I have to add “August 2017”, as time proves that the tips can go easily out-of-date.
The responsibilities of a NuGet package author are,
- Select the proper target platforms your package would support.
- Prepare your source code so that the necessary assemblies can be prepared.
- Generate the actual package.
- Test out the package.
A few months ago, obviously you should go against .NET Framework and some PCL profiles. I did that too. However, now comes .NET Standard. So, the possible options are,
- .NET Standard 1.x/2.x to support as many platforms as possible (Mono, Xamarin, and so on).
.NET Framework 4.5(.2) due to many reasons (*).
The many reasons can be,
- Easier for .NET Framework projects to consume your package. Especially for those who still use packages.config. （About all possible issues, you can refer to this Microsoft article.)
- .NET Standard comes so late, so if you choose for example .NET Standard 1.3 as minimal and the only target platform, .NET Framework 4.5.x users cannot consume the package.
For #SNMP Library 10.0.1 release, I choose
- .NET Standard 1.3, as it offers most API this library relies on.
- .NET Framework 4.5.2, so at least some users on old platforms are still supported.
- Xamarin.iOS and Xamarin.Android, as they provide more APIs.
You can obviously choose your own based on the actual code base. Some libraries can successfully choose .NET Standard 1.0, while some might have to choose .NET Standard 2.0 (or a future version) if it needs too many APIs.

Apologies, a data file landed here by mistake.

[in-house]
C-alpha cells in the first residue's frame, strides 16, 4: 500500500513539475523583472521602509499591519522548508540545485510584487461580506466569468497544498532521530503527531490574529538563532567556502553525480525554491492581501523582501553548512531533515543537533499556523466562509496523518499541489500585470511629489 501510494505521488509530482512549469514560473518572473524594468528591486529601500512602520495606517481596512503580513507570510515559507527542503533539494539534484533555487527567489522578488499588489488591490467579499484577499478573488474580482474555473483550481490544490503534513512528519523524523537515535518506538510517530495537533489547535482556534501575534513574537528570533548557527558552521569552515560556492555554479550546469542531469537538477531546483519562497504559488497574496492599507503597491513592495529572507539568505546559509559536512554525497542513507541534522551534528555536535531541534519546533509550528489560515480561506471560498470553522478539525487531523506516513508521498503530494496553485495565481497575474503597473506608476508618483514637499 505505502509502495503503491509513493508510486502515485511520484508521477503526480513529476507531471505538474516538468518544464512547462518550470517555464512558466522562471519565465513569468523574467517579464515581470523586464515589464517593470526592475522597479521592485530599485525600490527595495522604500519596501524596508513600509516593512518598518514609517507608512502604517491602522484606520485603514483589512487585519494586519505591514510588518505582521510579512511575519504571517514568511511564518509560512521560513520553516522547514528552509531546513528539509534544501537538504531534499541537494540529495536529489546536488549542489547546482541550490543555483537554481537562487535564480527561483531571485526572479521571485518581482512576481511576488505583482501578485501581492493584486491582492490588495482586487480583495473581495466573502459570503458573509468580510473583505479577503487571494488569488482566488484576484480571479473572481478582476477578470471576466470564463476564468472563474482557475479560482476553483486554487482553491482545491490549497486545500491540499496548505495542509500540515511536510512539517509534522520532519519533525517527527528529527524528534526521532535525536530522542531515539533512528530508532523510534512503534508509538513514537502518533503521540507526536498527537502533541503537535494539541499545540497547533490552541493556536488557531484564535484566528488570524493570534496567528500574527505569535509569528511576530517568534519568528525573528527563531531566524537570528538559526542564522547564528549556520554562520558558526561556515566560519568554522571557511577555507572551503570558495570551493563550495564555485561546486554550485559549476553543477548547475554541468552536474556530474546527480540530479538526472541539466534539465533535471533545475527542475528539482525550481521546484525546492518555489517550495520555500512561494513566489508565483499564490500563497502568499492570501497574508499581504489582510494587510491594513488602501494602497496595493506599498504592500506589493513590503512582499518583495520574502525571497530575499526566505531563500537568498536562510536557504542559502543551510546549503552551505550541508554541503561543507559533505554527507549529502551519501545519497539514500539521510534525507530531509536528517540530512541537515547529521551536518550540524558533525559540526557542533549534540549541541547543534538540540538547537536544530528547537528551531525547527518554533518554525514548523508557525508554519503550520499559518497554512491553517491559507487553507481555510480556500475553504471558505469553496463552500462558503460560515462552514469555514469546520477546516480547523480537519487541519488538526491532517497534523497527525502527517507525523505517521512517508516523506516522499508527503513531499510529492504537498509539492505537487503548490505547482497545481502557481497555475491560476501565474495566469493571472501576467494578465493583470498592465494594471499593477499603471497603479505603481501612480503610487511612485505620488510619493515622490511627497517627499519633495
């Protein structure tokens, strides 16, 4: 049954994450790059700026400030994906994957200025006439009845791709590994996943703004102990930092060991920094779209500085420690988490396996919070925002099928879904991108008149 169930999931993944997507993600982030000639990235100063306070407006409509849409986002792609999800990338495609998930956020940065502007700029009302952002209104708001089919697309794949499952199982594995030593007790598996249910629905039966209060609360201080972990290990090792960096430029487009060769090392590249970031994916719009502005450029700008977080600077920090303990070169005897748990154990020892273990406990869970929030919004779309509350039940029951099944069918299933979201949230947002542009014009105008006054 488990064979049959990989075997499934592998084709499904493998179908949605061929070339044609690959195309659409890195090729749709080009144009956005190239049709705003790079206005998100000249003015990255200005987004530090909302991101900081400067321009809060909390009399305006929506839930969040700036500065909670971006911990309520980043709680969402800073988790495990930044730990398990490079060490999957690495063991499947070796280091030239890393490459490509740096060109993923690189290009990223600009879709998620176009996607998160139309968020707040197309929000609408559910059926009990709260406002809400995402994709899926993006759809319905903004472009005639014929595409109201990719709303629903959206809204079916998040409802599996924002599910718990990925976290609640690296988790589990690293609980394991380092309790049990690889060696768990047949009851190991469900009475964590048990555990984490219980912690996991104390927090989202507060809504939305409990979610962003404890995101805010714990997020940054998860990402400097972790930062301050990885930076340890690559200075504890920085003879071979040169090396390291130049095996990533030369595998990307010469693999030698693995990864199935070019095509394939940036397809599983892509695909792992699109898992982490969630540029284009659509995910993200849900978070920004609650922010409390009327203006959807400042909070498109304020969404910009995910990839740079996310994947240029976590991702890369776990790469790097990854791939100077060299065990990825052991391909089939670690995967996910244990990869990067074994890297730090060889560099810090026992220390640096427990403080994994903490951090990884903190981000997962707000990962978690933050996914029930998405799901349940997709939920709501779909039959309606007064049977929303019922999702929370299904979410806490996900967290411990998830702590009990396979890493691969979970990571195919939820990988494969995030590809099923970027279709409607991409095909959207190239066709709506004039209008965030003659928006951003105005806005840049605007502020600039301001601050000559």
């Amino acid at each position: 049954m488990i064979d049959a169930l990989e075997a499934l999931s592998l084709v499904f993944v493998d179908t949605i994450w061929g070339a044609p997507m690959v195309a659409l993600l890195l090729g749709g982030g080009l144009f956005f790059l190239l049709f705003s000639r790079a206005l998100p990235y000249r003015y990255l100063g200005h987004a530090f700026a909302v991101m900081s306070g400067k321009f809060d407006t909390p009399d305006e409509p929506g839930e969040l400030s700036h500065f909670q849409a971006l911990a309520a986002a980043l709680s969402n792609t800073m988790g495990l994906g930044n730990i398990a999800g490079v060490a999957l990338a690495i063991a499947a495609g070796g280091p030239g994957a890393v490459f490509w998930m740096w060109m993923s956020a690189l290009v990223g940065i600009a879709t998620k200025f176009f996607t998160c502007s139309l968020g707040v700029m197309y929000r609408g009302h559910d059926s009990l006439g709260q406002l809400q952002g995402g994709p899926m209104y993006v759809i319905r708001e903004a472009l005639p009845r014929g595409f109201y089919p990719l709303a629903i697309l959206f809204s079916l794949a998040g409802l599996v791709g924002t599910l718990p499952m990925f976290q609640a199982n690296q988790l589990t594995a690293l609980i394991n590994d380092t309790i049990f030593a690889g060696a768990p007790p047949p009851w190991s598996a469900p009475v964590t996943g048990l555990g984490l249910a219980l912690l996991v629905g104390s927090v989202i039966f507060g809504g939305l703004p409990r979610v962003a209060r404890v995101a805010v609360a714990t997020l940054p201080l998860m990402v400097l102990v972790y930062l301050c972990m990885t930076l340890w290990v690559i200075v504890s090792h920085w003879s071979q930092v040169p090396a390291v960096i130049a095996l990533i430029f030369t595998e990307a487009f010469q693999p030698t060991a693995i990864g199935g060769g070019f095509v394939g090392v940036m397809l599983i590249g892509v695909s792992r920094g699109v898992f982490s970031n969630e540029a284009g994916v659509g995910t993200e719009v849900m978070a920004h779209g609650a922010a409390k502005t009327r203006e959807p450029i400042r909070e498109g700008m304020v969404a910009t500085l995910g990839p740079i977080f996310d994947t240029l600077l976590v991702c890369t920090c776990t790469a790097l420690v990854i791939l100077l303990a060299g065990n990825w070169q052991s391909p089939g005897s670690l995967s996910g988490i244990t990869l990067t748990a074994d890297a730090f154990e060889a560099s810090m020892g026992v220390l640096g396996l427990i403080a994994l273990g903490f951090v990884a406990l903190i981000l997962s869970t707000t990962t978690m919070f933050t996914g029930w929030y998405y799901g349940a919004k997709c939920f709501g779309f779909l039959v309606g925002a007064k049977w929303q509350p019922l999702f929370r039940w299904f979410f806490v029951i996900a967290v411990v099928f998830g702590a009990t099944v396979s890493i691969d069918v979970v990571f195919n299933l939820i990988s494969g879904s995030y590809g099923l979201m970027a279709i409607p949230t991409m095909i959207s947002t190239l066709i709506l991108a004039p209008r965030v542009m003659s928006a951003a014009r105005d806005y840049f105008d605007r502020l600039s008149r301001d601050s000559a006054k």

Make sure you go through this excellent video to learn more about .NET Standard.
I used to use multiple projects (csproj) so each compiles to an assembly targeting an individual target platform. Then a NuGet package can be built manually from a .nuspec file.
It was yesterday that I were brave enough to try .NET Core 2.0 tooling again and its plural
Note that if you need conditional compilation (like I did for #SNMP Library), this article also shows which constants you might use.
- Start from a .NET Standard 1.3 project.
- Manually modify its .csproj file to target .NET Standard 1.3, .NET Framework 4.5.2, and Xamarin ones,
Luckily this time it did not fail me,
- The project itself compiles successfully.
- By using
<GeneratePackageOnBuild>true</GeneratePackageOnBuild>a NuGet package can be generated properly.
- Most importantly all projects that hold a project reference to this project do compile and run without any issue. A few weeks ago before .NET Core 2.0 RTM tooling it seemed to kill me often, and I left it untouched.
MSBuildSdkExtras is required so as to enable Xamarin support in
<TargetFrameworks>. Make sure you follow the readme to modify your project file.
Note that 1.1.0 release is not yet published, so you need to use 1.0.9 or 1.1.0 test build instead.
However, do remember that
net* target frameworks can only be built on Windows right now. Of course, that means your NuGet package can only be produced on Windows.
You might guess by using the following trick to exclude them on non-Windows OS,
1 2 <TargetFrameworks Condition=" '$(OS)' == 'Windows_NT' ">netstandard1.3;net452;xamarinios10;monoandroid44</TargetFrameworks> <TargetFrameworks Condition=" '$(OS)' != 'Windows_NT' ">netstandard1.3</TargetFrameworks>
It does work at command line, but after modification Visual Studio 2017 15.3 won’t be able to open the project file correctly.